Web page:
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What's that Jupiter-like thing doing so far afield from nearest star?

Pete SpottsThe Christian Science Monitor

Astronomers have discovered a super Jupiter in a record-smashing orbit for a sun-like star, far outside the disk of dust and debris that rings the star and that typically gives rise to planets.

The team reporting the discovery has ruled out the typical explanation that could account for the planet's remarkable orbit – which is some 650 astronomical units (AU), or 650 times the distance between Earth and the sun.

Giant planets generally are found in orbits a few tens of AU from their stars, other researchers have noted, and form from the primordial disk of dust around their stars.

Instead, the researchers posit that this new-found gas giant, with 11 times Jupiter's mass, may have formed where it is from a much smaller clump of gas than the clump that gave rise to the star, HD 106906. As a result, its effort to become a star would have been hauled up short well before it could grow massive enough to ignite fusion reactions at its core and shine.

Whereas the smaller star in a typical binary system has about 10 percent of the mass of the larger star, the planet, dubbed HD 106906b, has less than 1 percent of its host star's mass.

In the end, however, such explanations are educated guesses, acknowledges Vanessa Bailey, an astronomer at the University of Arizona who led the international team that found the planet. How such objects form “is really an open question,” she says.

It's one that is becoming more salient among scientists studying planet formation. During the past few years, researchers have uncovered a range of giant planets orbiting at distances from about 100 AU to more than 1,000 AU – distances that current theories of planet formation or the formation of binary stars can't easily accommodate.

Even as Ms. Bailey's team unveiled its discovery this week, another team led by University of Texas astronomer Adam Kraus has reported finding three more planets orbiting their host stars at distances from 140 to 330 AU. Formal reports of both teams' finds have been accepted for publication, one in the Astrophysical Journal Letters and the other in the Astrophysical Journal.

HD 106906b and its star are 300 light-years away, amid a large assembly of stars visible in the Southern Hemisphere and known as the Lower Centarus Crux. The assemblage includes the constellation Southern Cross.

Bailey says she undertook the observation initially to hunt for stars whose circumstellar debris disks have gaps in them or show other evidence that the system might host planets.

Bailey's team directly imaged the planet-like object, which it cautiously calls a “planetary-mass companion,” using an infrared camera bolted to the back of the 6.5-meter Magellan Telescope at the Las Camapanas Observatory high in Chile's Atacama Desert. The telescope has a new system of adaptive optics, which compensates for the distorting effect that Earth's atmosphere has on incoming starlight.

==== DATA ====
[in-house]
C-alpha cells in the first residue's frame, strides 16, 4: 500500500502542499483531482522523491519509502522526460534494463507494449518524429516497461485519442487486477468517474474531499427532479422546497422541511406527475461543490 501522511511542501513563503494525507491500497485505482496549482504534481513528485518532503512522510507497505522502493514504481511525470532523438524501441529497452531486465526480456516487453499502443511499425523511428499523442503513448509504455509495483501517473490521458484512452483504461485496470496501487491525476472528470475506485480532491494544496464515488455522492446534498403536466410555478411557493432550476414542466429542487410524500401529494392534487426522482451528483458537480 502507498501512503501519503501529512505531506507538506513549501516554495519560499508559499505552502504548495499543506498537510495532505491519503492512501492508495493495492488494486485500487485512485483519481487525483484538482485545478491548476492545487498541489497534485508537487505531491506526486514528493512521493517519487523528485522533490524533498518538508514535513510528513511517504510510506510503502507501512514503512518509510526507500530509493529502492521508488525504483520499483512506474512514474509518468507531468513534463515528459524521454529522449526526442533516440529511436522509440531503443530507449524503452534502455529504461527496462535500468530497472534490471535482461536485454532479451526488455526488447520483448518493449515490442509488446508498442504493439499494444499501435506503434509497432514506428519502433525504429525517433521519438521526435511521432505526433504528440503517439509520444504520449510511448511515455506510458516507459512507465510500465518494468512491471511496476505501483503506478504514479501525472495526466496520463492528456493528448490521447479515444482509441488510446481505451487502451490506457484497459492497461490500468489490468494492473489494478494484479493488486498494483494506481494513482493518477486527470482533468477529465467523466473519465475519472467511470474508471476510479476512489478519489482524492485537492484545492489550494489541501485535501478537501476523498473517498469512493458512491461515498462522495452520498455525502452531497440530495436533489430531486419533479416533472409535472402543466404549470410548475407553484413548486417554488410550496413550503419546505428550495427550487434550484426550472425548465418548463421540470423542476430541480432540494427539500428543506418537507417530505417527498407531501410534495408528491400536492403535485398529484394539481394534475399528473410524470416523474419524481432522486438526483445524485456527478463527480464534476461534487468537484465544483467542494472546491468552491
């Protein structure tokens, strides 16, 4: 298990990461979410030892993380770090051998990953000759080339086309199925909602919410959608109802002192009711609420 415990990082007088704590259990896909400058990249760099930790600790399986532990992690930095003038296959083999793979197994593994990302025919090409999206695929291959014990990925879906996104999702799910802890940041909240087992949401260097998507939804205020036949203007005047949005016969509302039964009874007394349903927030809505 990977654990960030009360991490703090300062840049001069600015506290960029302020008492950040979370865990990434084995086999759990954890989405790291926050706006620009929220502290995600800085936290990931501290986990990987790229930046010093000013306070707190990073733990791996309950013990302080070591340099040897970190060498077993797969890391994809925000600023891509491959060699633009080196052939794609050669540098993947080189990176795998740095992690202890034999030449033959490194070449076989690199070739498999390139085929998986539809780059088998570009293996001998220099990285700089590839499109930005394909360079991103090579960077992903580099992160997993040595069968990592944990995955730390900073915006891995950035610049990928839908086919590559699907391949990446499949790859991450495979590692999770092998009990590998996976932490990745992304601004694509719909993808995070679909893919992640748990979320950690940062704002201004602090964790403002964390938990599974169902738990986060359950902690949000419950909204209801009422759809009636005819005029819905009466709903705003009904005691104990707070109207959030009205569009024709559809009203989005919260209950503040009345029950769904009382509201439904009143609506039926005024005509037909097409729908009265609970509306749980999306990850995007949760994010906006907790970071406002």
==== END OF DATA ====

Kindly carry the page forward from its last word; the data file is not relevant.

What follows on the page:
On the trip home to Arizona, she began to process the data and spotted the pinpoint of light that turned out to be HD 106906b. Before the team claimed a detection, it used additional data from the Hubble Space Telescope archives, from a previous study, and from followup observations of the object's spectrum to determine that it wasn't a star and that it was a companion to HD 106906.

It's hard to say how it got there, the researchers acknowledge. The object's mass falls just below a threshold astronomers have established to sift large planets from brown dwarfs. Brown dwarfs are runt stars that never gained enough mass to sustain the fusion reactions at their cores. The boundary, which itself is subject to debate, is 13 times the mass of Jupiter.

Typically, planets are thought to form as material in the disk clumps, then begin to build enough gravity to continue accreting surrounding material. The star HD 106906 is only 13 million years old. Where HD 106906b resides, at 530 AU from the estimated outer edge of the debris disk encircling the nearest star, there isn't enough material to build an 11 Jupiter-mass planet within that time span, if at all, explains Eric Mamajek, an astronomer at the University of Rochester in Rochester, N.Y., and a member of the team reporting the results.

Nor does the planet-mass object appear to have formed closer in, only to be kicked out through gravitational interactions with other planets. The system shows no evidence of other planets yet, let alone any with sufficient heft to give HD 106906b the boot.

“The idea now is that there are probably things that form like planets and form like stars around that 13-Jupiter-mass boundary,” Dr. Mamajek says.

“But things could be even more exotic than we think,” he adds.

For instance, stars form after the gravitational collapse of clouds of dust and gas. This could play out on a smaller scale in the disks that form around stars.

“There could be two or three different ways of forming objects in this mass range,” and it's tough to figure out which one is at play, he says. “All we see is an atmosphere.”

One test would involved gathering information on the chemical composition of the object's atmosphere – a difficult measurement to make with current technology, Bailey says. If the make-up of the object's atmosphere were comparable to that of the star, that would suggest that HD 106906b is a brown-dwarf wannabe with a serious case of arrested development.

Alternatively, if astronomers could determine the density of the object by measuring its size and getting a more precise measure of its mass, they could calculate its density. This would yield clues to its bulk composition – including that of any core around which material could accrete. This would help sort among various possible formation mechanisms.

For now, ask Mamajek how HD 106906b got there, and his answer is direct: “We don't know.”